The Transcendental Painting Group aimed to convey spiritual truths through abstract art.
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In 1938 in Santa Fe, a group of artists came together to do the exact opposite of what was expected of them: They ignored the stunning Southwestern desert landscapes, painted no tender scenes of traditional Indian life, and in general turned their gaze inward instead of outward. They called themselves the Transcendental Painting Group. The pictures they were making were completely abstract or mostly abstract, in the “non-objective” vein espoused by Wassily Kandinsky, who was a huge influence on them all.
Strange colors swirled around and into each other in even stranger contrasts as biomorphic forms shared undimensioned spaces with hard-edged geometric forms, all bathed in a “light never seen on land or sea.”
Out of the depths of the Depression, in a world about to be engulfed by war, the Transcendental painters were striving to communicate a vision of eternal truths, “to carry painting beyond the appearance of the physical world,” as their manifesto put it, “through new concepts of space, color, light and design, to imaginative worlds that are idealistic and spiritual.” This endeavor would likely have failed or evaporated into the realm of the airy-fairy if the artists had not been as rigorous as they were in their dedication to hard work and precise technique, with a firm grounding in mathematics and color theory.
The leading lights and founders of the TPG were Emil Bisttram, a transplant from New York City, and Raymond Jonson (pronounced “Jones-son”), from Portland, Ore. Bisttram, born on the Hungarian-Romanian border in 1895, emigrated to the U.S. with his parents and grew up in the tenements of the Lower East Side, where he distinguished himself as a tough street kid rather than a budding visionary. He joined a gang and was expelled from school for fighting. Soon, though, he went straight, went through a vocational school, and got a job as an illustrator for an advertising agency. Meanwhile Bisttram studied art privately with a teacher, Howard Giles, then went West in 1930, stopping at Taos and proceeding to Mexico, where he studied mural painting with Diego Rivera. (In later years Bisttram would execute many mural commissions in New Mexico.)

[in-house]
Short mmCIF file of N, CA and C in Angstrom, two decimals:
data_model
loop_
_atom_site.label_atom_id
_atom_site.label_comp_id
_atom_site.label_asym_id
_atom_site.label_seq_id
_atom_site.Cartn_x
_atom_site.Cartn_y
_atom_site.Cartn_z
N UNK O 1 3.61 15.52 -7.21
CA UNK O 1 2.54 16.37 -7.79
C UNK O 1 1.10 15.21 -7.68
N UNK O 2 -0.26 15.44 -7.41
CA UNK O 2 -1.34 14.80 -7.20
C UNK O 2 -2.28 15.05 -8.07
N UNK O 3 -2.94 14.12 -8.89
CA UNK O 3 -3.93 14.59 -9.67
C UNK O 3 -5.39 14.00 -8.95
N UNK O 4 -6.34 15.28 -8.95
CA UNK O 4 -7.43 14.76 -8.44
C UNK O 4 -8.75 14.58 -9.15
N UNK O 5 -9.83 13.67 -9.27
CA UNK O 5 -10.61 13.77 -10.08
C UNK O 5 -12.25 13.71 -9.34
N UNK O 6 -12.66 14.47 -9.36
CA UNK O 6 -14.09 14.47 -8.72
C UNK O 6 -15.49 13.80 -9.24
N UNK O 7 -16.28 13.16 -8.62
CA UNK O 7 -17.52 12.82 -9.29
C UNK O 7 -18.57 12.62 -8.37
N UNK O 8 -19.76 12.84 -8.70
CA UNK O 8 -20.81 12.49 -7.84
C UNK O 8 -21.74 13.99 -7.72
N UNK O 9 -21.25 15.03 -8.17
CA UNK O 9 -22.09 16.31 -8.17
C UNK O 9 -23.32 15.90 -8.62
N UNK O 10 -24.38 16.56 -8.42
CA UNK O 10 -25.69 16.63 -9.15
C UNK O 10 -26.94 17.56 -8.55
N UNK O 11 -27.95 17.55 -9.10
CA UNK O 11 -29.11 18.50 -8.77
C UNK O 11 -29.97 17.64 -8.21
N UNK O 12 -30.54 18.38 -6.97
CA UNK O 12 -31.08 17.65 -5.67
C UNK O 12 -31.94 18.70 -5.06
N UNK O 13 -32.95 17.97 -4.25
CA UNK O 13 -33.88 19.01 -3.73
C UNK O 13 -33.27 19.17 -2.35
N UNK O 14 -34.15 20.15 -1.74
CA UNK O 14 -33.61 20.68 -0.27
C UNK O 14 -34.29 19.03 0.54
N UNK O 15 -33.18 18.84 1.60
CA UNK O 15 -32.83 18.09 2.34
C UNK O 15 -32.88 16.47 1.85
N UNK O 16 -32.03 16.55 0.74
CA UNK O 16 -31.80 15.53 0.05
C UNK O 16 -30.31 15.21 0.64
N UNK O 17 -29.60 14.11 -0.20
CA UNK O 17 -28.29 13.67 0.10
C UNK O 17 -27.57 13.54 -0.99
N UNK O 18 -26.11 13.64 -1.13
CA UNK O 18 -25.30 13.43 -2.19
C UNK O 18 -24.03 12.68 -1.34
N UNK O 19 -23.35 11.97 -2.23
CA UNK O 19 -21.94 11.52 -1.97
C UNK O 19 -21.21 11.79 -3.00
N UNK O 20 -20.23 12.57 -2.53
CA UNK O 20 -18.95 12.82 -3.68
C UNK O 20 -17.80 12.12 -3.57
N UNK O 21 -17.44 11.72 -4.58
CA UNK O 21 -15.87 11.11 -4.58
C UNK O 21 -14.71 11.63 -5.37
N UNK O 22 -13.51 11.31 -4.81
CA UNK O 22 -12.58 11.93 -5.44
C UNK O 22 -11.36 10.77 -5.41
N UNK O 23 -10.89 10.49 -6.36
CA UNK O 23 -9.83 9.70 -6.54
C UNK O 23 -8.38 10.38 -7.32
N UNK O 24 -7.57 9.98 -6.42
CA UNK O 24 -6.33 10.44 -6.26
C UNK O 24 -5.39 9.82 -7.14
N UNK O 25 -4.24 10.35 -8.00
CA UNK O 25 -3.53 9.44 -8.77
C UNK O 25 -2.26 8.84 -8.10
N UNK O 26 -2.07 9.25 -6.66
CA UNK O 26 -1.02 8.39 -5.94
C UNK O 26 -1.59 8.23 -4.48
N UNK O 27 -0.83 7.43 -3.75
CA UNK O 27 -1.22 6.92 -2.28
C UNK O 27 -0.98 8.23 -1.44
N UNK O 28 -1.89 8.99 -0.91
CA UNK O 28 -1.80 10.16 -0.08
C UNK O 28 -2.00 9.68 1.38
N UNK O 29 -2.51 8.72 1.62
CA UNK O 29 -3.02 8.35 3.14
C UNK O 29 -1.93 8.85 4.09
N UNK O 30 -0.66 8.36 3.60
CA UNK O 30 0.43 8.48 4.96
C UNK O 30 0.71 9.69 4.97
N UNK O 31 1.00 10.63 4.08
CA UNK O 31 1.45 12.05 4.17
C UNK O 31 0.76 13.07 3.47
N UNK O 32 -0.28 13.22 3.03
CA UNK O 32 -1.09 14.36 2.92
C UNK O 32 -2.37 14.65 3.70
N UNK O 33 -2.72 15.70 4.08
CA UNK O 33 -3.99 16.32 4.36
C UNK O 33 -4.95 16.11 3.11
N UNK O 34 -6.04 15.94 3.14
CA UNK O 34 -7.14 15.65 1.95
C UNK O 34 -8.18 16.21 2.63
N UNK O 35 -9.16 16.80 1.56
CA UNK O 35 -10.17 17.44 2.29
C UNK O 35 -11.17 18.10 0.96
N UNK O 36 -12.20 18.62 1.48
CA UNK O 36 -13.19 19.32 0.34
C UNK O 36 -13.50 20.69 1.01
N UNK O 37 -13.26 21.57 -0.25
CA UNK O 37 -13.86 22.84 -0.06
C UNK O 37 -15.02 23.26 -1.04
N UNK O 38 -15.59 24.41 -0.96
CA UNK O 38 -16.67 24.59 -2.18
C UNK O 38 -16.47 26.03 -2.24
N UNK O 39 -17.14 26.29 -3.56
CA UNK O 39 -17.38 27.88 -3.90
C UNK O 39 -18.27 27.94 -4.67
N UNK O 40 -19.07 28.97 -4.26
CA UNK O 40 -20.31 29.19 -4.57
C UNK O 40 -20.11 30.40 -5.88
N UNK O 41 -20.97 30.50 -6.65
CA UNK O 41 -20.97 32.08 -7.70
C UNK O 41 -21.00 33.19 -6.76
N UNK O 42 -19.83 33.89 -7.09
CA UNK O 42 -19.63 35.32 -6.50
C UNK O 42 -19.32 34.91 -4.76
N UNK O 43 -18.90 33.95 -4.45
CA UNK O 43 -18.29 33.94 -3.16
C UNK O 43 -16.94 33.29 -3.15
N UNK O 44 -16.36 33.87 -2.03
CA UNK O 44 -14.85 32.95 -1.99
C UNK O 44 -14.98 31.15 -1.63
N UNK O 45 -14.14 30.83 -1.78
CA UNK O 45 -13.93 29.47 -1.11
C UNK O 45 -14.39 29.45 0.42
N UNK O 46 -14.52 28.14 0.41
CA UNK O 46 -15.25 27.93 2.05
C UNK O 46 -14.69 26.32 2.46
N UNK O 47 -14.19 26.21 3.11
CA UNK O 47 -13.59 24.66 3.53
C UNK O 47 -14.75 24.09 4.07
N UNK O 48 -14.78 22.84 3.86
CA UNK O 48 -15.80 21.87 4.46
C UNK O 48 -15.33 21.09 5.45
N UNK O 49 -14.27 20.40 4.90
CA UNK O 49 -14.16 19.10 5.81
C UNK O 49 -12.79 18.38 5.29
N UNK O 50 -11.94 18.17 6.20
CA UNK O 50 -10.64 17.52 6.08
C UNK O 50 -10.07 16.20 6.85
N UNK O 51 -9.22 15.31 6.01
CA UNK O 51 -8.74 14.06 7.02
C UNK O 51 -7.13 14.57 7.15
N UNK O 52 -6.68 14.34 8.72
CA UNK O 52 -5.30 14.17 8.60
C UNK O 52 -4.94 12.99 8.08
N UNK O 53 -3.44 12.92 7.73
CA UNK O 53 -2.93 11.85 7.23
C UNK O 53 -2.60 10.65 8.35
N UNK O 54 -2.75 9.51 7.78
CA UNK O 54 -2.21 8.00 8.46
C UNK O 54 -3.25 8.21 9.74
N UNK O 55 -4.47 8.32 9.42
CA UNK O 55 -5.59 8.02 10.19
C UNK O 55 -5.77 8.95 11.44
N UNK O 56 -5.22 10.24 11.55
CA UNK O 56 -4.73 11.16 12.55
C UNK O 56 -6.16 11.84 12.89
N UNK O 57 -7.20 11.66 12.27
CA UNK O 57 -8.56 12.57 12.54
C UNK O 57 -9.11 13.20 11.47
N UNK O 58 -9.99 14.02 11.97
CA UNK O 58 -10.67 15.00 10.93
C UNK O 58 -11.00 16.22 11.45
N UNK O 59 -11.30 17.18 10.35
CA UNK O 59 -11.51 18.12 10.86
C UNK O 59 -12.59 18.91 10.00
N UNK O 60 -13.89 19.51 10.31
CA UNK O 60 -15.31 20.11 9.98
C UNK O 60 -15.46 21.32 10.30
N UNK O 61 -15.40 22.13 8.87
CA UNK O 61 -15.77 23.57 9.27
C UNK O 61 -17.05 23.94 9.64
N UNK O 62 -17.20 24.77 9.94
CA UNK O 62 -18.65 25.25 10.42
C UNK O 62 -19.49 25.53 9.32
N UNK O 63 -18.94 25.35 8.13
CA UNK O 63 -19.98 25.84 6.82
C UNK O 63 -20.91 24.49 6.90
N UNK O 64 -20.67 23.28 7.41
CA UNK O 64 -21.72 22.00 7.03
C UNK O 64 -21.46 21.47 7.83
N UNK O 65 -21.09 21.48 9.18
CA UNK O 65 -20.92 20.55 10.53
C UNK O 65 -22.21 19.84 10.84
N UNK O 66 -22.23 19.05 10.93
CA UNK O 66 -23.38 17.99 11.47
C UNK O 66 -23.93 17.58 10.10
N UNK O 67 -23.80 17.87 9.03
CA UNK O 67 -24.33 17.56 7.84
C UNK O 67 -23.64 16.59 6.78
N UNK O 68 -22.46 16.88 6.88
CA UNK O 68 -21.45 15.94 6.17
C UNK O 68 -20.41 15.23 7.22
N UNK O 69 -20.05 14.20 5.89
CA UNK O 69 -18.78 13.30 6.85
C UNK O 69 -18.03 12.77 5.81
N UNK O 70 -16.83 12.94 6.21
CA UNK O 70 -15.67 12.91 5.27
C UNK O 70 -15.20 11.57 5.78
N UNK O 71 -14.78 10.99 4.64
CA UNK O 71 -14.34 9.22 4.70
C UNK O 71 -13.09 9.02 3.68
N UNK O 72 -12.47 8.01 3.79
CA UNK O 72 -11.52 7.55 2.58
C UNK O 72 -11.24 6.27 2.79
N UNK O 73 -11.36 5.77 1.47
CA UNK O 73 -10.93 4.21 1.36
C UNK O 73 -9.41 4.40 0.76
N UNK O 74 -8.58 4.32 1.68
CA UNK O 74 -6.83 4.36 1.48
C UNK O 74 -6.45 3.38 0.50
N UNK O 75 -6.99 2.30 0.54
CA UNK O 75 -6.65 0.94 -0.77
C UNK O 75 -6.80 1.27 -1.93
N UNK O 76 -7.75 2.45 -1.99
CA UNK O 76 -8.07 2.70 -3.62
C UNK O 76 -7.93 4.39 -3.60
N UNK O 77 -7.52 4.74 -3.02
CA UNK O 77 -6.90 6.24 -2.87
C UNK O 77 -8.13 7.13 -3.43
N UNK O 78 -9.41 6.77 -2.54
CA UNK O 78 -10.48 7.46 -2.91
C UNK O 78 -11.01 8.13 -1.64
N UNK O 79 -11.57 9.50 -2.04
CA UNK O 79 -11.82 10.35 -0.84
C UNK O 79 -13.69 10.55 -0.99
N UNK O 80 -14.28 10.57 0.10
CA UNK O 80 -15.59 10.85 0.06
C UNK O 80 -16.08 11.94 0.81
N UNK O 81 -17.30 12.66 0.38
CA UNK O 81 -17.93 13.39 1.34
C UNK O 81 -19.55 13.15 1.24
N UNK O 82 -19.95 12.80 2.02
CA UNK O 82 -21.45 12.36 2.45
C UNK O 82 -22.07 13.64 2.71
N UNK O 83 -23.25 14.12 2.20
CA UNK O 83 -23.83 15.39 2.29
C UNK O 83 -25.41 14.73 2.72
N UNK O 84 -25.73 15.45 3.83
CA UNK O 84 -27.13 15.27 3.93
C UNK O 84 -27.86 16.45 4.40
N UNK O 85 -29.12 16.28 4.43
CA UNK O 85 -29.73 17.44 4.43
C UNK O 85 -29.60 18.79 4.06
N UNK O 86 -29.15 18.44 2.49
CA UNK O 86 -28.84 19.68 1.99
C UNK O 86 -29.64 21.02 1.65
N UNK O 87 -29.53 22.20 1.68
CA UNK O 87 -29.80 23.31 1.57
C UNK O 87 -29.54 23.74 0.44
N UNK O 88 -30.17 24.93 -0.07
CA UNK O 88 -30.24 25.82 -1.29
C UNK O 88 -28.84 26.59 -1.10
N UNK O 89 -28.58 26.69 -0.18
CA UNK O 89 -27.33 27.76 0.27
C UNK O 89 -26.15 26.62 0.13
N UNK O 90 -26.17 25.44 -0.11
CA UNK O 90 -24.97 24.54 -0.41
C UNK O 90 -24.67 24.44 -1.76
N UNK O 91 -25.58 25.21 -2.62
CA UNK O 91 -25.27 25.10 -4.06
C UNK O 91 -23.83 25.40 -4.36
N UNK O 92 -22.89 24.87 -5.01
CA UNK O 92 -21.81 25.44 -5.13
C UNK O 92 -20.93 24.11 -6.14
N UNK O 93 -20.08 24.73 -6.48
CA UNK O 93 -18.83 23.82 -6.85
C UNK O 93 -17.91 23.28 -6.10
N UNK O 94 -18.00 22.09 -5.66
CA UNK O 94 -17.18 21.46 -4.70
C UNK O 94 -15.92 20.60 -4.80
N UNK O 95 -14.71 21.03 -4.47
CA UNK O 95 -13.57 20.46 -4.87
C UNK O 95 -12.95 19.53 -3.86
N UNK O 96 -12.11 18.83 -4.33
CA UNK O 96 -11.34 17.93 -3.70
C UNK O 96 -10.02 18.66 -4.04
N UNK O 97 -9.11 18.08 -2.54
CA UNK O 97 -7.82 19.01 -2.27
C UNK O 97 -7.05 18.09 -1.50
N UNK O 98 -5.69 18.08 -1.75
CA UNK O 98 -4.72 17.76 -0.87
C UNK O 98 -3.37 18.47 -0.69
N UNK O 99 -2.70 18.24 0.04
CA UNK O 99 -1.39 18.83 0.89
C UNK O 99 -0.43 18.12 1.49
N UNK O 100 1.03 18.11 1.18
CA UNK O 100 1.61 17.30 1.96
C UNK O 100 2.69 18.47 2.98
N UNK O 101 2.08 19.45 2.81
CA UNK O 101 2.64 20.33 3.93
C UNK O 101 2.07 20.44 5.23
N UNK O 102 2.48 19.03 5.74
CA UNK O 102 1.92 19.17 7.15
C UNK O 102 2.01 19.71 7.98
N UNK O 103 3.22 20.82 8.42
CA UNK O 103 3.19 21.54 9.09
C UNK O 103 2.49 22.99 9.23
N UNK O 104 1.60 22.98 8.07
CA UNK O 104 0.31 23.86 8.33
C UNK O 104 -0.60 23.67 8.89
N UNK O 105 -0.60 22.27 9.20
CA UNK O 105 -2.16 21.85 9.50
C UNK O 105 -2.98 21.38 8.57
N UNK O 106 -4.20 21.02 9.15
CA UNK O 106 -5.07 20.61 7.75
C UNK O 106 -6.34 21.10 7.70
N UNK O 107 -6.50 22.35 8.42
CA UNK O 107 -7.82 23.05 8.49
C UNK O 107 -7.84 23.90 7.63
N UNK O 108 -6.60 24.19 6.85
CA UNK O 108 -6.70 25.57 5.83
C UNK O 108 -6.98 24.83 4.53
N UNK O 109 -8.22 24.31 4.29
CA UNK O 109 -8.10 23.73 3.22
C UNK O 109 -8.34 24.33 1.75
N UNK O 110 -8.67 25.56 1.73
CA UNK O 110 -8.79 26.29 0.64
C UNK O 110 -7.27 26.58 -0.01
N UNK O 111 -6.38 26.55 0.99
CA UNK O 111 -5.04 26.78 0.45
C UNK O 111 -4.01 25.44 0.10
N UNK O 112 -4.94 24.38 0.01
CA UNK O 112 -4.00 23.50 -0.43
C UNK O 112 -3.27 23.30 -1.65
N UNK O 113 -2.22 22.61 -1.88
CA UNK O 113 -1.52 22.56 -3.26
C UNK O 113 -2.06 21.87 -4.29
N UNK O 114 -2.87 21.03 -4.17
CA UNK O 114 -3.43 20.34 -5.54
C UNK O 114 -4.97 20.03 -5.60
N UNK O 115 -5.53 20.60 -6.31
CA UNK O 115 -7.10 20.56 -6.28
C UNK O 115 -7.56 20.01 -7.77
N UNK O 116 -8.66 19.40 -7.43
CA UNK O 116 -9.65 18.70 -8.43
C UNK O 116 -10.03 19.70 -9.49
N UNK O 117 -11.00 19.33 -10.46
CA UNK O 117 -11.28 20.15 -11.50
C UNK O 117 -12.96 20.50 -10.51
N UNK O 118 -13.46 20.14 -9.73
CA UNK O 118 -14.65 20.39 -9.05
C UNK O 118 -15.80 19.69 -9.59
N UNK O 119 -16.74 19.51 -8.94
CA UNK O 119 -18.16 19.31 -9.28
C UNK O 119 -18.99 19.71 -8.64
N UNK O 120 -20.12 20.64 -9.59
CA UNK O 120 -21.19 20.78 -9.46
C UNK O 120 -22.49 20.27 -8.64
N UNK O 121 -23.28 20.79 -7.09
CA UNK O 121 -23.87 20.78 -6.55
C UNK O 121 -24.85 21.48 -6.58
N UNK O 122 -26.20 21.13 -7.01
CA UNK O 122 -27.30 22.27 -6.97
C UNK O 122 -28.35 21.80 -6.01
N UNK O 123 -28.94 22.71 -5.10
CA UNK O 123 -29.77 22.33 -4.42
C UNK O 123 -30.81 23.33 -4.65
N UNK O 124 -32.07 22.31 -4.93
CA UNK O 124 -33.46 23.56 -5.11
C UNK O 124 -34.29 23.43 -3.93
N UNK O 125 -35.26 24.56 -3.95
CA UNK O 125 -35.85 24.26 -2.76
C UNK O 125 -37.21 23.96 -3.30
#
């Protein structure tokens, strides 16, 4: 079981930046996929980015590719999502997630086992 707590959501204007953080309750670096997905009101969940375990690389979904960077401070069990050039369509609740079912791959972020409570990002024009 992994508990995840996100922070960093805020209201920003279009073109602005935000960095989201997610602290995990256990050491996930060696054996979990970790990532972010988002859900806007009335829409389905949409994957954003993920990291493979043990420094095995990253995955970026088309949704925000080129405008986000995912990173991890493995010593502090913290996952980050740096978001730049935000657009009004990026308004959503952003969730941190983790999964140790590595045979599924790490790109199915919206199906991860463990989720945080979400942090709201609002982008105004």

Jonson, born in 1891, the son of a Swedish-American minister, never wanted to be anything other than an artist. He studied at the Art Institute of Chicago, and while he was there, in 1913, he had the opportunity to see the traveling Armory Show, which had debuted in New York and exposed Americans for the first time to European modernism and, in particular, abstraction. Between 1912 and 1917 Jonson was a lighting and stage designer for the Chicago Little Theatre, where he pioneered a minimalist approach and also invented the nine-switch dimmer board, which revolutionized stage lighting techniques. At the peak of his success in the theater, Jonson moved to the Santa Fe area, in search of a more contemplative environment.
Arriving in northern New Mexico, both men were following in the footsteps of a previous generation of painters—especially the so-called Taos School—who found inspiration in the region’s unique climate, geography, quality of light and cultural mix. One ingredient in that mix was a lively interest in the occult, and particularly in Theosophy, a movement founded in the late 19th century by a Russian writer and mystic, Helena Petrovna Blavatsky. Theosophy, while absorbing and synthesizing a variety of ideas from European and Eastern mysticism and symbolic lore, emphasized the right of the individual to choose his or her own path to truth irrespective of dogma and tradition. This openness combined with speculative boldness naturally appealed to creative artists, prominent among them Blavatsky’s fellow-Russian Kandinsky. Another Russian, the painter and peace activist Nicholas Roerich, was also strongly influenced by Theosophy (as well as Buddhism) and had a presence in New Mexico. He visited Santa Fe in 1921, and in the ’30s a gallery based on his philosophical ideas was set up and served as a gathering place for the TPG.
Bisttram was fascinated by philosophy, the occult, mysticism and mathematics even before he left New York. A reading list he compiled in 1930 shows that he was immersed in Theosophy, Swedenborg, Plato, Emerson, and Claude Bragdon, an American architect who became a prominent writer on the then-popular subject of the fourth dimension. Bragdon argued that a higher dimension of space could actually be visualized—contrary to the consensus of mathematicians—and serve as a method for artists to represent orders of reality invisible to the eye, and by extension, higher levels of consciousness. Bisttram was also a devotee of the theory of Dynamic Symmetry advocated by Yale professor Jay Hambidge, who broke down composition into a scheme of squares and rectangles derived from them according to the “golden ratio” (1.618 to 1), which Hambidge claimed was the hitherto-lost secret of ancient Greek art. So intense was Bisttram’s dedication to the power of number that he changed the spelling of his name from Bistran to Bisttram, partly at the urging of a numerologist and partly because the double “t” suggested the shape of the Greek letter pi, symbol for a number (approximately 3.14) of great mathematical and scientific significance.